Local, Foreign Demand for Beans and Pulses Rises After India Stops Imports

Bangladesh, Sri Lanka, Pakistan and Nepal have replaced India as the main importers of Myanmar’s beans and pulses, U Min Ko Oo, Secretary of Myanmar Pulses, Beans & Sesame Seeds Merchants Association, said.

After the Indian Foreign Trade Department said in August that it was restricting the import volume quota of black matpe, mung beans and pigeon peas from Myanmar in the 2017-18 fiscal year, demand from Bangladesh, Sri Lanka, Pakistan and Nepal has doubled.

The order from India, which was issued to protect India’s bean and pulse farmers during a bumper year for the domestic sector, had caused prices for Myanmar’s beans and pulses to drop substantially. Prior to the order, India had been Myanmar’s largest importer.

However, at the current lower level, the price of locally-produced crops has attracted buyers from other countries. It is demand from other markets that has saved the Myanmar bean and pulse market from collapse, merchants said.

Up until August, Myanmar exported up to 60,000 tonnes of black matpe and pigeon peas. More than 60 percent of those volumes were exported to India, while the remaining crops were absorbed by Bangladesh, Sri Lanka, Pakistan and Nepal.

Now, Myanmar is exporting around 30,000 tonnes of black matpe and pigeon peas to Bangladesh, Sri Lanka, Pakistan and Nepal on a monthly basis.

After India halted bean and pulse imports from Myanmar, the market price has also tumbled. The price per tonne of pigeon peas has since fallen to K470,000 from K700,000, while the price per tonne of mung beans has fallen K320,000 from K630,000 between August and November.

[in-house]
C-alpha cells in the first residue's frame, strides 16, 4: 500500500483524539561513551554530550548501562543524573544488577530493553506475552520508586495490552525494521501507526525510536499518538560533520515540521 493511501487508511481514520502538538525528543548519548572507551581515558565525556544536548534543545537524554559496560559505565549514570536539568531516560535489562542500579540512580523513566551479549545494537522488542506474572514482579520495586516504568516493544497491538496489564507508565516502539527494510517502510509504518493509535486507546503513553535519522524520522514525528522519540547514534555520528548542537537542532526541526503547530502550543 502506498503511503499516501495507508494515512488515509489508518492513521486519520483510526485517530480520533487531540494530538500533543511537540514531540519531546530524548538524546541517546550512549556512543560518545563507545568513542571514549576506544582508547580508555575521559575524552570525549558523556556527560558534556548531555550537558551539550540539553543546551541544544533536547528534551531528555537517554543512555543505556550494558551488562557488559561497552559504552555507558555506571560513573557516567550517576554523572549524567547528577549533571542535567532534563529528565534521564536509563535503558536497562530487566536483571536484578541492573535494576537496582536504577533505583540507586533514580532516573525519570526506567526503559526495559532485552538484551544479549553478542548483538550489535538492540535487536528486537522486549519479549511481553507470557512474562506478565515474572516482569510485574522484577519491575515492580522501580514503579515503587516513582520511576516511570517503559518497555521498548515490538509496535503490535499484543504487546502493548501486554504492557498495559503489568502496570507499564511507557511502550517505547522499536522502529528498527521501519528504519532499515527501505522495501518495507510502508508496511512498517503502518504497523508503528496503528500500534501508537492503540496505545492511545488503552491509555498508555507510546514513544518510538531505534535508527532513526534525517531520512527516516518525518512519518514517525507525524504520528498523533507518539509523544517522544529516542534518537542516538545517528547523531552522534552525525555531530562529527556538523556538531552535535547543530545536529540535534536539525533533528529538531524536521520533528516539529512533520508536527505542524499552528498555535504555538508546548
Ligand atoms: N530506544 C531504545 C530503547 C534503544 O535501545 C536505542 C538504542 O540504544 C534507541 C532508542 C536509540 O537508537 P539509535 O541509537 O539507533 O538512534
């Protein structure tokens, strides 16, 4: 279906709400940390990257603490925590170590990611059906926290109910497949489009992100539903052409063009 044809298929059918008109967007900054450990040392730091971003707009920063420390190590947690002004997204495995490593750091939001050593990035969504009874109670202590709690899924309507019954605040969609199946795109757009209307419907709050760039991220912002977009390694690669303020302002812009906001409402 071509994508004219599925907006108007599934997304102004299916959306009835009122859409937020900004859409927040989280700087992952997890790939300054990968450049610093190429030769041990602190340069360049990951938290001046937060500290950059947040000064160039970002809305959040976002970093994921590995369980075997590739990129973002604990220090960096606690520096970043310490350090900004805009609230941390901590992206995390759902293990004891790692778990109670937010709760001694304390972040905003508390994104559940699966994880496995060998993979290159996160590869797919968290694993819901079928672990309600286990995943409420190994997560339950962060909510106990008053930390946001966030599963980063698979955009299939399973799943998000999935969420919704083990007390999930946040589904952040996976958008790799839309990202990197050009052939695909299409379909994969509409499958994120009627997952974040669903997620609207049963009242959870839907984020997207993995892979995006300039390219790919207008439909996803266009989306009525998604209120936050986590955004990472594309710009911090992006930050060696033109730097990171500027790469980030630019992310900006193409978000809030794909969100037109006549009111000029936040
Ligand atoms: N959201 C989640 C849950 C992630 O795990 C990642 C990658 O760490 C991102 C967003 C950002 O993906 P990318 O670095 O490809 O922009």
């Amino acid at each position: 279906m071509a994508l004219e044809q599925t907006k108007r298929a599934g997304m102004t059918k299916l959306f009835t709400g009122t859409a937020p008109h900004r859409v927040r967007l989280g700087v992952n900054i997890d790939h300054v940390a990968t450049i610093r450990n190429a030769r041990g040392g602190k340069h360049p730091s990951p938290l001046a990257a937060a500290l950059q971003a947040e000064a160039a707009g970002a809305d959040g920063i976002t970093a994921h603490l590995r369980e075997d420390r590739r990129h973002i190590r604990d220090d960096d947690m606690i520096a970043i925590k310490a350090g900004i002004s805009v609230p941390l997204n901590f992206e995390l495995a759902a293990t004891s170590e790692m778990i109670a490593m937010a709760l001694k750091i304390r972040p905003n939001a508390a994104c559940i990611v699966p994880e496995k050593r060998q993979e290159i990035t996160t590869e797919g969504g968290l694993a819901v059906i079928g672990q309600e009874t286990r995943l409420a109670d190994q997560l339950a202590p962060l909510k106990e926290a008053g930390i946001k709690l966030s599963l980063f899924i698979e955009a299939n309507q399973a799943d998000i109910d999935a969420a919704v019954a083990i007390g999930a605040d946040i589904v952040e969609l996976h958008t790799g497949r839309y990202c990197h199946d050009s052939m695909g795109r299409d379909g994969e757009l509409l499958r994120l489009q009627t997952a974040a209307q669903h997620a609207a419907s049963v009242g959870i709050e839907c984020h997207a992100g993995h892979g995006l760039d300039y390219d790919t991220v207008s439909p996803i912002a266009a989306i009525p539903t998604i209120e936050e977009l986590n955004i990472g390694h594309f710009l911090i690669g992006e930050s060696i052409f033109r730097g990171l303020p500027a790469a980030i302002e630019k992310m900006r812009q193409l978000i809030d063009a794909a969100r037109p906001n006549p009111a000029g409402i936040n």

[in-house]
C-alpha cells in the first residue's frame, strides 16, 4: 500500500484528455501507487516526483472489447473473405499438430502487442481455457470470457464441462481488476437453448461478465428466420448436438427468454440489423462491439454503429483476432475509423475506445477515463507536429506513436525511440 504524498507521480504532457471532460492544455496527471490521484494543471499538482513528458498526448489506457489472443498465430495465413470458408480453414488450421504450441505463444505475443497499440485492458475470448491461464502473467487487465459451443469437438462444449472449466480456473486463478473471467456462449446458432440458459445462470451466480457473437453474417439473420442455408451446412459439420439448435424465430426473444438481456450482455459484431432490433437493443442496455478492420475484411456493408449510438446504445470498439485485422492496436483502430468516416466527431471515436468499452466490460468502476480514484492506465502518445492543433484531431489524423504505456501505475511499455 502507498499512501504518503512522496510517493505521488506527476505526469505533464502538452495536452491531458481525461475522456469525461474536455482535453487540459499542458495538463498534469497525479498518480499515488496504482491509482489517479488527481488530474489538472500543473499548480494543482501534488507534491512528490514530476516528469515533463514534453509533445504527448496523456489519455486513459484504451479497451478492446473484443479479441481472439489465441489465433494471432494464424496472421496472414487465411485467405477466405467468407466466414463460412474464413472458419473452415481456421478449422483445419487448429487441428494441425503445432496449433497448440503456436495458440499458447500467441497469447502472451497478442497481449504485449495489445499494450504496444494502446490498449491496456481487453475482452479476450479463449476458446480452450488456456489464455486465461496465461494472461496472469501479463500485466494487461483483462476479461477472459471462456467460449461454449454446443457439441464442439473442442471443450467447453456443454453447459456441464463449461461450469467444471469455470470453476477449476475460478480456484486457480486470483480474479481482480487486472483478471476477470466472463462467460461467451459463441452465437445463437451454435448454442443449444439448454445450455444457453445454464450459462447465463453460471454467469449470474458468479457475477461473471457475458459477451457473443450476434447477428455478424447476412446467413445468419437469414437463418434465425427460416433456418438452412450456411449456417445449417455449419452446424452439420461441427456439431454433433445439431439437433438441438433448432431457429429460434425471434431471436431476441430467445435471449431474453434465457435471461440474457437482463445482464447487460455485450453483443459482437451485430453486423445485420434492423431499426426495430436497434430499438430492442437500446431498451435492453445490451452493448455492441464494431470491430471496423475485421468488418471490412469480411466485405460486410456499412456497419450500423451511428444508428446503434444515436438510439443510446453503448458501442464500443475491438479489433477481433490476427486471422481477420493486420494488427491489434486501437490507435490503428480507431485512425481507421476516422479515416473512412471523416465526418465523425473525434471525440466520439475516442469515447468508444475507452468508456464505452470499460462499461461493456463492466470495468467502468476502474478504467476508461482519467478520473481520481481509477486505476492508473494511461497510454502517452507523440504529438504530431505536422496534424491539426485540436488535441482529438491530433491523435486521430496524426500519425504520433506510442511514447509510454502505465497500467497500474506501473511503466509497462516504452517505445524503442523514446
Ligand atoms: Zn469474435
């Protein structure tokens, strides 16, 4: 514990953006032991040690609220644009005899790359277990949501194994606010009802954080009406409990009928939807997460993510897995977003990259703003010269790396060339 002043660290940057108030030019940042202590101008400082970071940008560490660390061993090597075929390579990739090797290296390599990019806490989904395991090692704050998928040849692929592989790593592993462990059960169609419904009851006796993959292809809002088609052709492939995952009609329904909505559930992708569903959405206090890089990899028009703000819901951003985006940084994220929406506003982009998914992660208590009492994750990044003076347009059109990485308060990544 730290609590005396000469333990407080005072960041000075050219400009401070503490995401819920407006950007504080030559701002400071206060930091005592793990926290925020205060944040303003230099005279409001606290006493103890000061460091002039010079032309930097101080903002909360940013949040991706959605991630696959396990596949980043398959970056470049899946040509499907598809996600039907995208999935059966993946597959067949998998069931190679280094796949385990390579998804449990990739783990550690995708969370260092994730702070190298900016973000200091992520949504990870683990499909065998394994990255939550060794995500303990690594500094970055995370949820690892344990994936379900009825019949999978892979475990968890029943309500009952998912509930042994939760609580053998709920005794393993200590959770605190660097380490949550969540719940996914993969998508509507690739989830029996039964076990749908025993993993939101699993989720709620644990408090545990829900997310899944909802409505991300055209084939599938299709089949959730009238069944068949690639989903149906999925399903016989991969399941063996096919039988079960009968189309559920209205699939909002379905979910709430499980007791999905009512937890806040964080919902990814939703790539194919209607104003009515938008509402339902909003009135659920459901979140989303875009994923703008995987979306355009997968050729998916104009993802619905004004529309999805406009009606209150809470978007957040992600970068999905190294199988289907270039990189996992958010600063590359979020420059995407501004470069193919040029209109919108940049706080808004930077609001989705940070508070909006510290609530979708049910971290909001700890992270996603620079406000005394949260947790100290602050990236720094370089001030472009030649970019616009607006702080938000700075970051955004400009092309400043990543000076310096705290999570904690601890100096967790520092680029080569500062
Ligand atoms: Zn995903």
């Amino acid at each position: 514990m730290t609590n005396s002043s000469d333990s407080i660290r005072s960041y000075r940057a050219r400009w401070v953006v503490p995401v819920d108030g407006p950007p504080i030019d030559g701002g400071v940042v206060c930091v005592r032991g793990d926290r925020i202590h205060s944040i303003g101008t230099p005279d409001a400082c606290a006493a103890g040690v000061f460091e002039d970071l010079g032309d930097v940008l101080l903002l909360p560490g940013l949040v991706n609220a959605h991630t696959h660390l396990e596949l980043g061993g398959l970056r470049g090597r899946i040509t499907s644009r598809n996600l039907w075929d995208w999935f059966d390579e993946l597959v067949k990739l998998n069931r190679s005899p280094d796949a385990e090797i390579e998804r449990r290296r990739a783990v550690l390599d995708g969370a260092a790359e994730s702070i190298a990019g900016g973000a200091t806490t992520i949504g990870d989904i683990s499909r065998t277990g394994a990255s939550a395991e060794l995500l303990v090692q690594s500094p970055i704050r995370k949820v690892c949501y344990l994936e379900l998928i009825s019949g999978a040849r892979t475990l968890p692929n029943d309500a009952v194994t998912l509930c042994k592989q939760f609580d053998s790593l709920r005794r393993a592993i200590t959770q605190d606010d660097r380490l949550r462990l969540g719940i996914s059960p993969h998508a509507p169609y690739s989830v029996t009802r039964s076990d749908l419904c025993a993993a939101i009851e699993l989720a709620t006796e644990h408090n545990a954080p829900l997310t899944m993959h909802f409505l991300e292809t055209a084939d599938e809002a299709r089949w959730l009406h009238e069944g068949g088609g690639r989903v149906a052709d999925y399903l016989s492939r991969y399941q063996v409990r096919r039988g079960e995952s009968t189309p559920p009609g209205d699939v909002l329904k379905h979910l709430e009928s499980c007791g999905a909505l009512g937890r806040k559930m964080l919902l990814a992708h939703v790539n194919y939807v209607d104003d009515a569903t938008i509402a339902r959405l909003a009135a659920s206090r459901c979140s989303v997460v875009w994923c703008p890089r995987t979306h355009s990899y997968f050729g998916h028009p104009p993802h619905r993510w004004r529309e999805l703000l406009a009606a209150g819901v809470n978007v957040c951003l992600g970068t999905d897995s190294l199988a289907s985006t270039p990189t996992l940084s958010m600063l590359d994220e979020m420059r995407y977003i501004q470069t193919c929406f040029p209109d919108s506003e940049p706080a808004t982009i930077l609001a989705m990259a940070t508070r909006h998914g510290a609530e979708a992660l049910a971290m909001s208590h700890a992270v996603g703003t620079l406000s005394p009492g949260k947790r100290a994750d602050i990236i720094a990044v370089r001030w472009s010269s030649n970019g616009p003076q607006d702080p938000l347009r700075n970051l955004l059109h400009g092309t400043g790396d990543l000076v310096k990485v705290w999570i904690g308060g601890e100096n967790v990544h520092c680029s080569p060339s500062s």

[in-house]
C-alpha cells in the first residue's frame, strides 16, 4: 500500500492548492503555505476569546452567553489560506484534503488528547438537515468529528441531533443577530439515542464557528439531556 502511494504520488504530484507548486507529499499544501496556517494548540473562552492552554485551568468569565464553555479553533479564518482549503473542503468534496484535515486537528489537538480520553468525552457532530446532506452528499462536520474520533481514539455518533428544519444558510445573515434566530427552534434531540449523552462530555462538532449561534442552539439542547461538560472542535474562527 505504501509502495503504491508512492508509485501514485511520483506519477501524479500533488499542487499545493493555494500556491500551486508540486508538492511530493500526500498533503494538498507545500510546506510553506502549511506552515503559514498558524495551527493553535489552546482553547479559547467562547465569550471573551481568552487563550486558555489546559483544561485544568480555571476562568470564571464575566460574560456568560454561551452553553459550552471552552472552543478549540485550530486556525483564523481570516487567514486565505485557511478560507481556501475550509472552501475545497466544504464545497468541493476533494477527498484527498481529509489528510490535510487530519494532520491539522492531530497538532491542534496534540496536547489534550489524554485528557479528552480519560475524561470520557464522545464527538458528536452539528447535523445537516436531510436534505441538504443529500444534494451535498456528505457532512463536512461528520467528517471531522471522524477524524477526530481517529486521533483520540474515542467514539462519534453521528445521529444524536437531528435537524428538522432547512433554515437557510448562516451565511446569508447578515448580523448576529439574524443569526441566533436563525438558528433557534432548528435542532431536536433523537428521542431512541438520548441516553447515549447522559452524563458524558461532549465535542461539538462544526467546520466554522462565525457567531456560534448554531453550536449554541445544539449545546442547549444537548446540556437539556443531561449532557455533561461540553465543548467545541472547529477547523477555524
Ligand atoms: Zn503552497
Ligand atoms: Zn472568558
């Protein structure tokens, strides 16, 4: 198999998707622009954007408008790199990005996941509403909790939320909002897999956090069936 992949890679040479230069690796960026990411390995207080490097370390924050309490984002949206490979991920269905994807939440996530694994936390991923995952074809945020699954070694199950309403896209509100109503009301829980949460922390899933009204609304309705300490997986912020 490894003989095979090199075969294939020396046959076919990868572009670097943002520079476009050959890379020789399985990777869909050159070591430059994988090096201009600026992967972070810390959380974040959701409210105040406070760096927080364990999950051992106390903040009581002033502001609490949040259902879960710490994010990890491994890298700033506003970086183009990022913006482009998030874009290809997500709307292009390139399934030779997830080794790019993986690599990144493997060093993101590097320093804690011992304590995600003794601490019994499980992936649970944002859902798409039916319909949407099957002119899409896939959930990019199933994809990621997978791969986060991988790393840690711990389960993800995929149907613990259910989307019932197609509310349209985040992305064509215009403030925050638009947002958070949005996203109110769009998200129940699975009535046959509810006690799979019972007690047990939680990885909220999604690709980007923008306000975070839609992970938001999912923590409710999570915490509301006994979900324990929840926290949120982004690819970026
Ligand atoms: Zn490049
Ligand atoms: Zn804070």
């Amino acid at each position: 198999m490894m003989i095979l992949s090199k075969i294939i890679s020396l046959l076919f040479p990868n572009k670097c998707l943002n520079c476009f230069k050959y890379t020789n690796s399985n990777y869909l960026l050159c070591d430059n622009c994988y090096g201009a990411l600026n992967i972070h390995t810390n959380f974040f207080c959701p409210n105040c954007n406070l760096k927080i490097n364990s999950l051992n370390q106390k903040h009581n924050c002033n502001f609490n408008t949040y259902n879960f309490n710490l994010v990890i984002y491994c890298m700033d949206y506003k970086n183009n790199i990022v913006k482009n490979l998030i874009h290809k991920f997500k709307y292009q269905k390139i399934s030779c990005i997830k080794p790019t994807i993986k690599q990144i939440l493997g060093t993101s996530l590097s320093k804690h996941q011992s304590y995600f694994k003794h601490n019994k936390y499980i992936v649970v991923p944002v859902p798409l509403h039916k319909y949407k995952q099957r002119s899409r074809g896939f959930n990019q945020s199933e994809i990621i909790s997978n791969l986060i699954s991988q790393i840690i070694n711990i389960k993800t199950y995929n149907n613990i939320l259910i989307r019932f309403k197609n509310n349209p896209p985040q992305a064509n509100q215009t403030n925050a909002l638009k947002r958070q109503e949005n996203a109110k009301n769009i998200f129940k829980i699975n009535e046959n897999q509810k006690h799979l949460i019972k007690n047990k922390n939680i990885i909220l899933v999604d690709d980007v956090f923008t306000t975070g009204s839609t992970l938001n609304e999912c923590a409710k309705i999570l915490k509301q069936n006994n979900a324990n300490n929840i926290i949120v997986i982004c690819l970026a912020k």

Local demand

The lower prices in the export market have also affected prices in the domestic bean market, which supplies beans and pulses consumed by the locals. As prices of beans sold in the local market have come down, demand from local buyers has risen, according to merchants in the Mandalay bean market.

Demand is also rising due to lower production levels domestically, the merchants said.

In fact, while the price of pigeon peas, mung beans and green gram has declined, the price of beans mainly consumed in Myanmar such as lentils, green peas and haricot beans has actually reached a record-high price this month, rising two-times since last year, traders were quoted by government media as saying.

Currently, green peas cost around K160,000 per bag, while lentils are priced K95,000 per bag. Meanwhile, haricot beans are selling for K100,000 per bag.

 

Source: Myanmar Times

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